PHOTOS: Boston Opens Design Biennial – Next City

PHOTOS: Boston Opens Design Biennial

“Grove,” by GLD, is on display in Boston through September. (Credit: Design Biennial Boston)

The fourth Design Biennial Boston, a program celebrating emerging architects, landscape architects and designers, launched this week. Since March, four firms selected from the Boston area — Cristina Parreño Architecture, GLD, Landing Studio and MASS Design Group — have been preparing the site-specific installations that are on view at the Rose Kennedy Greenway through September 25th.

“Boston has a vibrant talent pool of designers, and these four installations remind us of how creative artists can be when given opportunities,” said Mayor Marty Walsh. “Boston is on its way to becoming a municipal arts leader, and implementing this type of exciting and thoughtful work into the public realm is what gets us closer to that goal.” Earlier this year, Walsh called on citizens to tweet their ideas for a City Hall plaza makeover.

Here’s a peek at the Biennial designs.

“Marginal” was created with eight recycled oak pilings from a Boston Harbor shipyard.

From Landing Studio: “‘Marginal’ measures change in the site’s natural slope toward the harbor and brings subtle awareness to our movement across it.”

“Tectonics of Transparency: The Tower” is a 17-foot-tall landmark made out of 350 glass blocks.

From Cristina Parreño Architecture: “Working as a periscope, it recuperates the views from the elevated highway that only two decades ago rumbled overhead. From the more distant past, it recalls a lighthouse guarding the harbor before the city extended its landform into the water.”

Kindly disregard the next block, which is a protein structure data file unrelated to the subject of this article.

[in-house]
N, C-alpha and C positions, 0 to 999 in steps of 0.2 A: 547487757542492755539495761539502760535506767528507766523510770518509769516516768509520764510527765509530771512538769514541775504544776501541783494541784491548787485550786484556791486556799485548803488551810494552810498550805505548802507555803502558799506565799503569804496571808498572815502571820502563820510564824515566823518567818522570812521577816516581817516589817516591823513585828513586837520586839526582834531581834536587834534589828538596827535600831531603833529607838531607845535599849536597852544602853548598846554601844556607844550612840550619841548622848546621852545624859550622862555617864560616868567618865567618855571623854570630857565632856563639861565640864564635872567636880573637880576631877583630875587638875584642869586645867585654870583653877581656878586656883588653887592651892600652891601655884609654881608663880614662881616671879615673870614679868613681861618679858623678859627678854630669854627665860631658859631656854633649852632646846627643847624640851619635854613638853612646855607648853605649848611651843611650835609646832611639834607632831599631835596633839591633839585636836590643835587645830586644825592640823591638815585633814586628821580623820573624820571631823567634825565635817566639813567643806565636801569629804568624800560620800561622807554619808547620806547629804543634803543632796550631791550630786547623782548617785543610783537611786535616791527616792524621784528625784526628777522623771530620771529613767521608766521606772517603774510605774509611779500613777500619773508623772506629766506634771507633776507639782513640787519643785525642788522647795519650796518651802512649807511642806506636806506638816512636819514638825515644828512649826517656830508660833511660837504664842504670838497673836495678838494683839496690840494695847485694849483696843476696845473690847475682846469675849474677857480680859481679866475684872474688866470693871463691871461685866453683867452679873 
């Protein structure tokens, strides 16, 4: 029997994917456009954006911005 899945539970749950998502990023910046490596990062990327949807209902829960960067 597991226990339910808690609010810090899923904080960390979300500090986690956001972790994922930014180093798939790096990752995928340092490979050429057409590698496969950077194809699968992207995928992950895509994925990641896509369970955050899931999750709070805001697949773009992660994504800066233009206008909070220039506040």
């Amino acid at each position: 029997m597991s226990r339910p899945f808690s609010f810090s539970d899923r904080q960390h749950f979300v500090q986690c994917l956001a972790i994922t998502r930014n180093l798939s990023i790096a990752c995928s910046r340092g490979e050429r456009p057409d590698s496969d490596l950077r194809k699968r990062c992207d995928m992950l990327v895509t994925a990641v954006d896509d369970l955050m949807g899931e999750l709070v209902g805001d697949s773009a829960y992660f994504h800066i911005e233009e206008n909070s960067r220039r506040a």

“Grove” is made of resin-infused fiberglass.

From GLD: “By peeking inside, visitors not only see the voids that were formed around inflated molds, but might also catch glimpses of others doing the same. Such chance encounters are common to urban life, but here they are exaggerated, reframed, and celebrated as a moment of both estrangement and connection.”

“Lo-Fab” is a lattice-like structure made from custom metal joints connected to machined lumber pieces. It covers two curved paths that lead to a contained, personalized space open to the sky and screened from the city.

From Mass Design Group: “The formation of an intimate space for only a few occupants at any one time identifies this spot on the Greenway as a contemplative retreat in the midst of the whirling activity of people and vehicles.”

Jenn Stanley is a freelance journalist, essayist and independent producer living in Chicago. She has an M.S. from the Medill School of Journalism at Northwestern University.

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Tags: urban designarts and culturebostonarchitecture